I had the opportunity to ask the final question, at about 1:26:07, and directed it in particular to Dr. Field:
I think the IPCC is really an essential resource. I think we now have the beginning of what will be an ongoing campaign by the global warming disinformation campaign to discredit and delegitimize the IPCC. The business with the Himalayan glaciers is just the start of something that is not going to end. In terms of defending the IPCC, my question is, apart from whatever needs to be done with regard to the authoring and reviewing process to minimize these kinds of problems in the future, it seems there also is a problem with communications.
Who is the IPCC when it comes to communicating, other than through the published assessment? We had a long period of hemorrhaging with this Himalayan glaciers thing, where really the IPCC was essentially [the IPCC chair Dr. Rajendra] Pachauri. And his way of handling it basically sucked. It did more damage, in the cavalier and inaccurate way he spoke on behalf of the IPCC. So, what is the communication strategy for the IPCC leadership going to be, to make sure the public and policymakers see this institution as being impeccable, and not in an advocacy mode, without conflicts of interest, and highly credible going forward?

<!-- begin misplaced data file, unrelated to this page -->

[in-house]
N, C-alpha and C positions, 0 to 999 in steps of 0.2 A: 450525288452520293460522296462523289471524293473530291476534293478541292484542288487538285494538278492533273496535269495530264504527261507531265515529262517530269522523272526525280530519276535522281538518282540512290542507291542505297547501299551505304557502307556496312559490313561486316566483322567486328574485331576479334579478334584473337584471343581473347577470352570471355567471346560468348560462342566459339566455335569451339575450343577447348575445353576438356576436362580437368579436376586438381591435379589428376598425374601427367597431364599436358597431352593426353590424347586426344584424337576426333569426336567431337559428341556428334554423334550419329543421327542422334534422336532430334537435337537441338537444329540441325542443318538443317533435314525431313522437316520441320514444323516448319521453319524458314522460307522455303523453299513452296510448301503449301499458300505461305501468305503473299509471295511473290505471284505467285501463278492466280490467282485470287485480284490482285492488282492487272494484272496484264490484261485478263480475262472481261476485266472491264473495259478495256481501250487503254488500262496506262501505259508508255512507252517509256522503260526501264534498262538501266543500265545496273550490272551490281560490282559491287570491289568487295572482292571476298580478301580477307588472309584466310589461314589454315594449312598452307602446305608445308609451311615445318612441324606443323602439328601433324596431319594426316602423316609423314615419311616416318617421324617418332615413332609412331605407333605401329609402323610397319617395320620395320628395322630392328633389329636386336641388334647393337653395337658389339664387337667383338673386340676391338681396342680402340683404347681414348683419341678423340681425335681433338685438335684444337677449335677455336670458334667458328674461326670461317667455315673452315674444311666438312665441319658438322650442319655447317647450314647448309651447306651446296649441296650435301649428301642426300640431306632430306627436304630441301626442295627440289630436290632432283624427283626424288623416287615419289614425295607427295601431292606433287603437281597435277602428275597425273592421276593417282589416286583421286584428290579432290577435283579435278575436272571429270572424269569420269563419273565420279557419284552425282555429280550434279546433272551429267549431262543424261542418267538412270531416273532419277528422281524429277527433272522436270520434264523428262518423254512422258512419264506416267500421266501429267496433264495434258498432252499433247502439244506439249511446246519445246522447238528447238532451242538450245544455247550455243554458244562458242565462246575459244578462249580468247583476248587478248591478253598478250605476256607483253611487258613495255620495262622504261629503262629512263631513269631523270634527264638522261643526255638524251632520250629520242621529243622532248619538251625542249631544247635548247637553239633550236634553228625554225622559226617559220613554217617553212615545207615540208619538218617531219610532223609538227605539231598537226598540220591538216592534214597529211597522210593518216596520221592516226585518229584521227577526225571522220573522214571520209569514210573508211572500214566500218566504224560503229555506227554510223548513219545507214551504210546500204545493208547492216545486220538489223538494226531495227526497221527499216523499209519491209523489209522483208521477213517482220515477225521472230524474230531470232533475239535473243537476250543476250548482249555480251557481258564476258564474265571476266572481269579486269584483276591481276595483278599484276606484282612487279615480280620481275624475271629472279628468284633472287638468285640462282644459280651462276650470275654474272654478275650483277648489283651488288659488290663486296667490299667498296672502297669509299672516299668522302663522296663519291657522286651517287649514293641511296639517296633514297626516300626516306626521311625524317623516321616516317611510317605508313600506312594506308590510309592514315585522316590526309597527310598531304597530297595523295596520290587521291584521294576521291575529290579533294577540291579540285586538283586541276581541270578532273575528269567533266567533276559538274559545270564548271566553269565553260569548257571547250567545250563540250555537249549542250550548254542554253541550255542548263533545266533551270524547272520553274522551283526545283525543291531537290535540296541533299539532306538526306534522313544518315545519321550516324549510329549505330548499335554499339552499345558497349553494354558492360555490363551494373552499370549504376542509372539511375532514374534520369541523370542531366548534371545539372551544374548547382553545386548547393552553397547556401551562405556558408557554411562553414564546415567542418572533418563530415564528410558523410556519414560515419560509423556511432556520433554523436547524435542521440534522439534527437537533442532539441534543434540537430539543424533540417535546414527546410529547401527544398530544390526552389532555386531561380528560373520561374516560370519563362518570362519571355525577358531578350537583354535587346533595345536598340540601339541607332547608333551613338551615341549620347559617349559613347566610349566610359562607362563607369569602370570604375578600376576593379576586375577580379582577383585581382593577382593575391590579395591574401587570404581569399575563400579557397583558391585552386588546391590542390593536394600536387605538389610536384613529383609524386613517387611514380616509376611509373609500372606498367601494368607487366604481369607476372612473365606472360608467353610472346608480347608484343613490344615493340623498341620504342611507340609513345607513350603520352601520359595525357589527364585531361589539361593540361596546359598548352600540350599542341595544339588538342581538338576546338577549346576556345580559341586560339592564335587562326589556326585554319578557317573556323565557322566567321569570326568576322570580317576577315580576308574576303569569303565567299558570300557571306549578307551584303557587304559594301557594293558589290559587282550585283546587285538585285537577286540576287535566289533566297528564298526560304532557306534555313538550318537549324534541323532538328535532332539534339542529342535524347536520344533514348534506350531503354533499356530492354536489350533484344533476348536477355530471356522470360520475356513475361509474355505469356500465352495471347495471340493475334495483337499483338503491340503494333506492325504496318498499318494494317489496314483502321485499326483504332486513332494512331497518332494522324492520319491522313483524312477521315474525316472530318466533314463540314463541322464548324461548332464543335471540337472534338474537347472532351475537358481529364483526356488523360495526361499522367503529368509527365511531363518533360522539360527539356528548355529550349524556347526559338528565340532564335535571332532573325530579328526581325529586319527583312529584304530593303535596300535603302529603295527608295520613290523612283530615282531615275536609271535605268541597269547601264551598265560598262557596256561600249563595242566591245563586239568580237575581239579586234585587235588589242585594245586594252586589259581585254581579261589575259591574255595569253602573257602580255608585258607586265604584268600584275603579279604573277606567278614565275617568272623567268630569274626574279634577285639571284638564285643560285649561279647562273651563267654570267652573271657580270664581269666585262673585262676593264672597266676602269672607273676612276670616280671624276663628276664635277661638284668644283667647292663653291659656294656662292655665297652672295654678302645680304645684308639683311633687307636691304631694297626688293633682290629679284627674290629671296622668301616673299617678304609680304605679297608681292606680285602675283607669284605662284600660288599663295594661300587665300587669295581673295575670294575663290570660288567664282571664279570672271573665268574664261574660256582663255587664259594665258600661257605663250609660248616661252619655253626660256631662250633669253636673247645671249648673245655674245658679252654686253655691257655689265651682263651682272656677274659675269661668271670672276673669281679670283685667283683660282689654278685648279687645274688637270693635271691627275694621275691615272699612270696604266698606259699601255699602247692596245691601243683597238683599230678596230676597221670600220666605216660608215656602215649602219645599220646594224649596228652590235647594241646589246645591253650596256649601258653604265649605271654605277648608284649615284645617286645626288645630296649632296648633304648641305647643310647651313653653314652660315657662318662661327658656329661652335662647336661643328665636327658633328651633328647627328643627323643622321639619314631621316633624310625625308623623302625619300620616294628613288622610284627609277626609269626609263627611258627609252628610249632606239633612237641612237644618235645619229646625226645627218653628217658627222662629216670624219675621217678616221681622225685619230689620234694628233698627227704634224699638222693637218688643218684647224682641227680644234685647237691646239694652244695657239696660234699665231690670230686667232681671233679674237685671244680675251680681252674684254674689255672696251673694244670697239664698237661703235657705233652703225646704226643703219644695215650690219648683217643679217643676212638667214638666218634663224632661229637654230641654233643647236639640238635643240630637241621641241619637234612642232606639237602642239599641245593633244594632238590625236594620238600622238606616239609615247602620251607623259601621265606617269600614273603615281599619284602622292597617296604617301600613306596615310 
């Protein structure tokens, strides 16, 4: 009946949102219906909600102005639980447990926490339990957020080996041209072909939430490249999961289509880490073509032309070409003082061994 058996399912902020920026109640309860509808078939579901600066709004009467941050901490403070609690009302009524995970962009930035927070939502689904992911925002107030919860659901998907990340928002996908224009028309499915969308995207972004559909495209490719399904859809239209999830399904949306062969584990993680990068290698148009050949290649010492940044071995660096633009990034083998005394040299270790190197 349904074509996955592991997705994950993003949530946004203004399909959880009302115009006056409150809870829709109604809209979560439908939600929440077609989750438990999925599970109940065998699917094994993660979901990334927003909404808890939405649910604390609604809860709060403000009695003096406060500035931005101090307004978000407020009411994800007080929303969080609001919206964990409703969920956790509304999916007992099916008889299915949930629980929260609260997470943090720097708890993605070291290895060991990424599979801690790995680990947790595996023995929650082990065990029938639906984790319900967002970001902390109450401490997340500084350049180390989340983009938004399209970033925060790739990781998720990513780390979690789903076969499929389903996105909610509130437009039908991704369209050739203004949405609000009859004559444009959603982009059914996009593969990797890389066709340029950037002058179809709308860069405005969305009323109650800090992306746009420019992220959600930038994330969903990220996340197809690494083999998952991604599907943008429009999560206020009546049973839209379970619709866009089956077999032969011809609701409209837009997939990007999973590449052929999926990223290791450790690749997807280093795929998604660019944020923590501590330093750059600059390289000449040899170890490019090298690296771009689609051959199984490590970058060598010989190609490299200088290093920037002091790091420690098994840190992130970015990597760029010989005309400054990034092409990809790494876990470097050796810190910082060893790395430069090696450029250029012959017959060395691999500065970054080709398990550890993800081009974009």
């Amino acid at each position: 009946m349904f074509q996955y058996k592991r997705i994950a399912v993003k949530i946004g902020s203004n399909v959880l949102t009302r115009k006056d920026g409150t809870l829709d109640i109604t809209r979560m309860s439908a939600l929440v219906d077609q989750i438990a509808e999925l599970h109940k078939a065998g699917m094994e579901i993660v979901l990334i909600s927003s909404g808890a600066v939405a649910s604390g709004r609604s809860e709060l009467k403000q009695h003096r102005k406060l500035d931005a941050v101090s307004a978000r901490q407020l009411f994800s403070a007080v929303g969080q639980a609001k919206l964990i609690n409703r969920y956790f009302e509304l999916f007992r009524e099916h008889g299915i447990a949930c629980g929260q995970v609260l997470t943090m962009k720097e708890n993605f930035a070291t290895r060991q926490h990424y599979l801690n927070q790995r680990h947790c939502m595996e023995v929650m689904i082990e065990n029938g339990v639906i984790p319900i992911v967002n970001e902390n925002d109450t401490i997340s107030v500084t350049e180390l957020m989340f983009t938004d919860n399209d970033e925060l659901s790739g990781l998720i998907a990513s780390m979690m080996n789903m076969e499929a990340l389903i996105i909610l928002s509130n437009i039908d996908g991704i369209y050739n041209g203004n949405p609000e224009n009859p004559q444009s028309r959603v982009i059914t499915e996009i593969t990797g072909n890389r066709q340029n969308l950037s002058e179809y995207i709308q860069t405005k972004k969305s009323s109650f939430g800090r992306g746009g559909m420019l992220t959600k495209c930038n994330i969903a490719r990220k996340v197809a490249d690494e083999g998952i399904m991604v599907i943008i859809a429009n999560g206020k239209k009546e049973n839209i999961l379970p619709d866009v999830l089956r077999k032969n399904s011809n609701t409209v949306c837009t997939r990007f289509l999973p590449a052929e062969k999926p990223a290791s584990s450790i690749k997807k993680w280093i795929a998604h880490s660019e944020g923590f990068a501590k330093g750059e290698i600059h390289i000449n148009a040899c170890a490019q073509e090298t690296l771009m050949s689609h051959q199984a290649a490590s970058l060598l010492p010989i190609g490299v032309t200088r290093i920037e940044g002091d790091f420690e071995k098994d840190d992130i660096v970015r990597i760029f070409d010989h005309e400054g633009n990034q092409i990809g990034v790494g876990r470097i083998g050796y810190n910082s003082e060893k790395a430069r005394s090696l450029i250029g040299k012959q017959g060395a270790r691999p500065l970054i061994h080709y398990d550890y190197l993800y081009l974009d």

All the points you make are really excellent ones. I think what you’ve seen is the fact that the IPCC is run by a bunch of volunteers who do their best, and have a rich legacy of integrity to fall back on, but are not generally sophisticated communicators, and don’t have access to a whole bunch of tools that could be activated in other kinds of environments. You also are 100 percent correct that the IPCC was very slow—has been slow – is in the middle of being slow – to come up with a comprehensive strategy for the challenges that are being raised.